DC Bouldering Project creates a sense of community for all climbers in the District.
DC Bouldering Project (DCB) is all about community.
The Eckington-based gym, founded as Brooklyn Boulders in 2021, provides a space for rock climbers of all levels to build and sharpen their bouldering skills — and find a sense of belonging through movement.
“We want to facilitate meaningful connections and encourage people to try something new in a place they feel welcomed,” says Tyler Brent, DCB’s community marketing manager.
Bouldering, a form of free climbing performed low-to-the-ground without ropes or harnesses, is considered one of the more approachable climbing forms. Climbers simply need shoes and chalk to participate, another element that helps build community through accessibility.
Established in 2011 in Seattle, Bouldering Project was founded with the mission of fostering meaningful connection through inclusive climbing. Today, Bouldering Project hosts a network of seven gyms across the country — including DCB — in D.C., Austin, Minneapolis and Salt Lake City.
Membership extends to all locations and includes unlimited access to all bouldering routes, yoga, fitness classes and retail gear.
“One of my biggest passions is bringing movement and climbing to communities,” Brent says. “I’ve found so much power in different forms of movement and believe everyone should have access to them.”
Inclusivity remains one of DCB’s core values — and a guiding principle for how they build community.
Each week, the gym hosts a different D.C.-based affinity group, which bring together climbers of similar cultural, racial or gender-identifying backgrounds. Each group is sponsored by a local grassroots organization and receives free entry to the gym for the evening — a $30 per person value.
“When there are so few Hispanic climbers, it’s important to reduce barriers, one step at a time,” ¡Escala! ambassador Andrea Vega Yudico says. “Our Affinity Groups are a great way to do so.”
DCB’s financial inclusivity also helps lower barriers for climbers. Grace Thompson, a member and coordinator for Stonewall Sports, says free entry for Stonewall’s affinity group has key to growing a community of LGBTQIA+ climbers.
“Climbing gyms can be really expensive, which is just another barrier,” says Thompson, who is also a personal trainer and owner of Embody Pure Fitness. “This highlights the difference between equality versus equity. It’s important to find ways to uplift people who aren’t on the same footing.”
5 Beginner Bouldering Tips
- Use your legs. The lower body is much more powerful than the arms. Focus on footwork and lifting from your legs. Keep your arms as straight as possible.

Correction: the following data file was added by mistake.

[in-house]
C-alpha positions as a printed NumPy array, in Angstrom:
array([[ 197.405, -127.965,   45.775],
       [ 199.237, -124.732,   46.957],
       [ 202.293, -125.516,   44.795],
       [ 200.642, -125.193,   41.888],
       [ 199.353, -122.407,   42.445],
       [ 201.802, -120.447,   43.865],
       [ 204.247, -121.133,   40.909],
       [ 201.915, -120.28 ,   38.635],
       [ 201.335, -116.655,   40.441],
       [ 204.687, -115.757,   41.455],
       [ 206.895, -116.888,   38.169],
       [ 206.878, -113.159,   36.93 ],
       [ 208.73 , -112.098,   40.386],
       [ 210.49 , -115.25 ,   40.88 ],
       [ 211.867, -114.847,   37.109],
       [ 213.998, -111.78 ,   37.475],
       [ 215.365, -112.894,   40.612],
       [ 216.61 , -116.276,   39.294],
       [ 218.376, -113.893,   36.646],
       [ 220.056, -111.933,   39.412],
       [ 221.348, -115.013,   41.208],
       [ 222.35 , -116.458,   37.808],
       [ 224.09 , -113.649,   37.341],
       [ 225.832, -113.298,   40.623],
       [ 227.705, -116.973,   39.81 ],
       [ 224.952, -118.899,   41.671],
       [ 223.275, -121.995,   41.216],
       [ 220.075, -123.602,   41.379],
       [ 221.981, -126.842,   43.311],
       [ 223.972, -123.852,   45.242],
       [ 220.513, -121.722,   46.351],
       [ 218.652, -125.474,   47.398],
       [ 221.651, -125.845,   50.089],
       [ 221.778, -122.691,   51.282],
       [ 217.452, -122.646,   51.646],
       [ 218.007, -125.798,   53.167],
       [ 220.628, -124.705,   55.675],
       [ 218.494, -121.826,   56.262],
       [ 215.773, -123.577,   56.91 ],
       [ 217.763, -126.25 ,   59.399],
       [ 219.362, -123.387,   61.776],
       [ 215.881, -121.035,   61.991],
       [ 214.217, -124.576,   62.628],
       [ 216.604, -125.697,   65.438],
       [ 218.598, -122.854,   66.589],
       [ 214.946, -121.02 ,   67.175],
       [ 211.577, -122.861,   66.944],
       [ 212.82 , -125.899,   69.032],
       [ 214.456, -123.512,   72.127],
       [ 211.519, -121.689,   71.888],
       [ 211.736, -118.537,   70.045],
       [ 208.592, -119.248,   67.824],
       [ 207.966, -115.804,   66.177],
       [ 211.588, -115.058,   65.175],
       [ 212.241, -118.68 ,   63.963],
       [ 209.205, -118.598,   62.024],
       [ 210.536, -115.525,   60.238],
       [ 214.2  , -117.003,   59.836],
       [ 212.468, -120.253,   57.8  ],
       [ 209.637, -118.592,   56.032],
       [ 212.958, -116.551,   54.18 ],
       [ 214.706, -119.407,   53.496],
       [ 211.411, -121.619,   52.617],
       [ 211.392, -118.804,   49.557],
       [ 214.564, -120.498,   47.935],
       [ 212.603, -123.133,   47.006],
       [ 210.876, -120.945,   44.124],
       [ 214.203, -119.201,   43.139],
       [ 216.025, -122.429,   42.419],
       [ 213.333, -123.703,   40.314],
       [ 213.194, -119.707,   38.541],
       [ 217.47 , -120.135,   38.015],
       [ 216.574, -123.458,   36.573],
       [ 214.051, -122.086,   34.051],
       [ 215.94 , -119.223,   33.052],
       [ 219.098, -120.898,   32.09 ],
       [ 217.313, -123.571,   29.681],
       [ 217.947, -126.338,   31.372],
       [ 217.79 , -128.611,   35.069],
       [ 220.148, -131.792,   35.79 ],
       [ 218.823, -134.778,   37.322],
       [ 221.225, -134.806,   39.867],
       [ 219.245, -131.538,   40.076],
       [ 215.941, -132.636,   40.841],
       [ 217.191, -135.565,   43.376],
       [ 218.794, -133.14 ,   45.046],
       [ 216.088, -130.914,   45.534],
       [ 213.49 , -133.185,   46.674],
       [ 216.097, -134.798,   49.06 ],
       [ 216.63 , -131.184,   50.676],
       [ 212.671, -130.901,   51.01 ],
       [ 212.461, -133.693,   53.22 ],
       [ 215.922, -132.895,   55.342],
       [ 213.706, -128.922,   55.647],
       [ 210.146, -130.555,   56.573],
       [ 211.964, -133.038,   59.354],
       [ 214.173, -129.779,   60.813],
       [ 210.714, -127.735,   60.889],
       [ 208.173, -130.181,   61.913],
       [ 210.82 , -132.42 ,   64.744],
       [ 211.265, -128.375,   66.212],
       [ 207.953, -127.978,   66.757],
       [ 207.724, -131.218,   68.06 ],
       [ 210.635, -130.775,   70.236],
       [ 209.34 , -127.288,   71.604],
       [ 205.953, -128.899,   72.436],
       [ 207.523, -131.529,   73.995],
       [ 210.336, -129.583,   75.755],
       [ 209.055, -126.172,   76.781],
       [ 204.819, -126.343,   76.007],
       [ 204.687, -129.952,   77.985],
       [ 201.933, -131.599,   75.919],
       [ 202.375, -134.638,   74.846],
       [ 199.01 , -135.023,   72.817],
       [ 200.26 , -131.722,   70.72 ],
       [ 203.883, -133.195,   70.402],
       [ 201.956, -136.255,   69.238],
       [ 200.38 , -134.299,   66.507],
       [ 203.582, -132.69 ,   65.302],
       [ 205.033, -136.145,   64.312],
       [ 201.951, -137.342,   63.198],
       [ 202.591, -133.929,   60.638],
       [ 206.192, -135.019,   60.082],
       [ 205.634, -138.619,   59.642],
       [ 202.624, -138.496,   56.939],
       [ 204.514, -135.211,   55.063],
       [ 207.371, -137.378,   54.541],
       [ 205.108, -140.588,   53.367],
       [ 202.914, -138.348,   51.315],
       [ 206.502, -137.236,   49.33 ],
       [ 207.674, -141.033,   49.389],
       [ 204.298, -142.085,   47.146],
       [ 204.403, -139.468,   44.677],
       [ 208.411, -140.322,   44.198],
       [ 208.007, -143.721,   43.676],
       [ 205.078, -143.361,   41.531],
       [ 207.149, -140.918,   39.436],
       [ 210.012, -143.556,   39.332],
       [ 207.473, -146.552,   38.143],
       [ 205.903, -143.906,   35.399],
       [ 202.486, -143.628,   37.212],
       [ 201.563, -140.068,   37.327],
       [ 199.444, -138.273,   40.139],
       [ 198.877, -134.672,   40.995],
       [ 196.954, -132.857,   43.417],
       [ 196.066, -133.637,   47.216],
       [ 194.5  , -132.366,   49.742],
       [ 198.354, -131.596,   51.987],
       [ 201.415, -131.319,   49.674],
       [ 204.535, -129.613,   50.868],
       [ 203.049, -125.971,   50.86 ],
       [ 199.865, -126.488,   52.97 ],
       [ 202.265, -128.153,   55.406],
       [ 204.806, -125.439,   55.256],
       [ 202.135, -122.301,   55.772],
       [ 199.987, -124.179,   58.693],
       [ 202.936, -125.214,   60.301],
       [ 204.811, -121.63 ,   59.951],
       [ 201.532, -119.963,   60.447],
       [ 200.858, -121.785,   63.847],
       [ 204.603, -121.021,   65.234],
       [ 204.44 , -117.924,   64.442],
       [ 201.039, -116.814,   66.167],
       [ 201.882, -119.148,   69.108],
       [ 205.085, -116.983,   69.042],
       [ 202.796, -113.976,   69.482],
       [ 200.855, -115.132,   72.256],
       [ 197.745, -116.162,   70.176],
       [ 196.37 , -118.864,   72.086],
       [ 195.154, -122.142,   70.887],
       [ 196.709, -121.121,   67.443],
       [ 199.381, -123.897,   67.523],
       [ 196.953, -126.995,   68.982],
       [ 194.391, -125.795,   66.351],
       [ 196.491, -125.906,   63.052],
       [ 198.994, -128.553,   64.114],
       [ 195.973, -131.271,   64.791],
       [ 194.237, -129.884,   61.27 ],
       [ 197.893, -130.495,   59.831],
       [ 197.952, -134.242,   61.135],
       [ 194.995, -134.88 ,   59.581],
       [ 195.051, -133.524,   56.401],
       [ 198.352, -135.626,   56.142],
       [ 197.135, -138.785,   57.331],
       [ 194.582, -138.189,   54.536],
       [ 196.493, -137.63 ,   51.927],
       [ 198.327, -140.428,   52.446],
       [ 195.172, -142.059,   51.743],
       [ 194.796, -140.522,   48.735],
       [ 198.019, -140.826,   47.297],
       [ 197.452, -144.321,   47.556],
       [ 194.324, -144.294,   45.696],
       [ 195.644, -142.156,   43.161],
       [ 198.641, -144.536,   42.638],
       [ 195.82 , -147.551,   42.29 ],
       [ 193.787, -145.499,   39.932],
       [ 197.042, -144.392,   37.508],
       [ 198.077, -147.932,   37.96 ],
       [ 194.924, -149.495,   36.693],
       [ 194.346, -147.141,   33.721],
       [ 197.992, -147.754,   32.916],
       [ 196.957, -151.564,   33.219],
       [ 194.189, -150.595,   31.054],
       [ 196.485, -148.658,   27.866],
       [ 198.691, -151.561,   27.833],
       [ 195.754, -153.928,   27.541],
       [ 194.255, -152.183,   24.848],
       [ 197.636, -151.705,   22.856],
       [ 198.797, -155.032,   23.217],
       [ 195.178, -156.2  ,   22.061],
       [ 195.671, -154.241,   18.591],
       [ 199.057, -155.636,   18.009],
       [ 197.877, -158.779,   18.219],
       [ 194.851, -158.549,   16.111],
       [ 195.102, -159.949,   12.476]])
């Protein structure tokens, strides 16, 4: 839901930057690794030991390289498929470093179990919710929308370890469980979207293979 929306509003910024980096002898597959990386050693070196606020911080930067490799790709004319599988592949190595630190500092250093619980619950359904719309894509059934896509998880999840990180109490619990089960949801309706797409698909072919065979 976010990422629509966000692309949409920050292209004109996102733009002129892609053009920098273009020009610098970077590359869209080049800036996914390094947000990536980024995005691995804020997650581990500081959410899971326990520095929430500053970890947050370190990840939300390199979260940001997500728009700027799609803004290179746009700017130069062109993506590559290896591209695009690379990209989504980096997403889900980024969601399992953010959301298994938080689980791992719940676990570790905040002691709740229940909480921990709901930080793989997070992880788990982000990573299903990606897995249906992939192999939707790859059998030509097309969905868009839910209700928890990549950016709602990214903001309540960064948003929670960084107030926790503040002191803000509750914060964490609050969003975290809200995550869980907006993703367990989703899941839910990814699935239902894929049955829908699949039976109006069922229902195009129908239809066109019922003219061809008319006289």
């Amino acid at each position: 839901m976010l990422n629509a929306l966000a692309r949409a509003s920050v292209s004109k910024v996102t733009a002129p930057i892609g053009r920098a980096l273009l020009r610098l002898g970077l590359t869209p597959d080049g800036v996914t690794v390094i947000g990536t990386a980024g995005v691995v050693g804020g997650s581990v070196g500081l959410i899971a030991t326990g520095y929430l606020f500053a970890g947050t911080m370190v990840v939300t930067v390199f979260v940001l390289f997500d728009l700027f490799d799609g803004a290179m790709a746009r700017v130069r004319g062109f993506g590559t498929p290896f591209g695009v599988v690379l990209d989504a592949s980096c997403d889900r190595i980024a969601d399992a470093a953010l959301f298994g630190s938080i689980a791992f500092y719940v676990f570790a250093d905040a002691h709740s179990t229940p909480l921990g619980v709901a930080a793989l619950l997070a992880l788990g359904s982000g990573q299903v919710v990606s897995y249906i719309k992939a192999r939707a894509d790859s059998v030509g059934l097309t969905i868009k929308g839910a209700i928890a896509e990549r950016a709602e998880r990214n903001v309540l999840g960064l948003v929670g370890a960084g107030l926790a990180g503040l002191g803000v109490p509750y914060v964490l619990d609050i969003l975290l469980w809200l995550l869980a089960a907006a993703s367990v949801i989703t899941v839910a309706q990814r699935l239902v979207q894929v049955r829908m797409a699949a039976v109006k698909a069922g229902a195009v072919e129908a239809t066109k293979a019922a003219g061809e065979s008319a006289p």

- Break it down. Save physical and mental energy by breaking the problem into multiple sections. Isolate difficult moves, then link together after conquering each part.
- Visualize. Read the route by visualizing where to place your hands and feet. Practice your problem spots away from the wall first.
- Study up. One of the best ways to learn is by watching other climbers. Try studying videos of other climbers to learn different moves, hand holds and foot positioning.
- Find a climbing buddy. Other boulderers can show you different beta (route instructions) and inspire higher levels of creativity. Challenge yourself by climbing with someone slightly more experienced.
The gym also offers an impressive lineup of yoga and group fitness classes, including acroyoga — a partner practice that combines acrobatics with yoga — handstands and daily HIIT workouts. All classes are designed to complement climbing by building strength, endurance and flexibility.
The gym also offers a traditional workout area with treadmills, ellipticals and weights, and a dry sauna. Plus, an open office co-working space and member lounge.
“These offerings help build community in different areas and provides other spaces where people can interact with others,” Thompson says. “I think that’s an important feature of any community.”
Even the gym’s grading system is inclusive. Rather than using the traditional V scale, which ranks problems in order of increasing difficulty, Bouldering Project employs a circuit system. Circuit grades group problems according to range of difficulty, encouraging climbers to navigate boulders with an open mind.
As Brent continues growing DCB’s community, she envisions building in-house groups of different climbers to help shape the gym’s culture. She hopes this can create a consistent community that helps grow the gym’s membership base.
To do so, she’s planning to continue hosting weekly affinity group nights, as well as regular Bouldering Project-sponsored events like DJ nights, which feature $10 gym passes as an incentive for entry.
Most of all, Brent wants to continue building community where climbers of all backgrounds and levels feel at home — and empowered to invite others to join, too.
“There’s a lot of power in forming a space where people feel welcomed,” Brent says. “We hope we can encourage people try something new they just might fall in love with.”
Learn more about DC Bouldering Project and local community climbing groups below.
Climb Deaf DC: fb.com/groups/climbdeafdc
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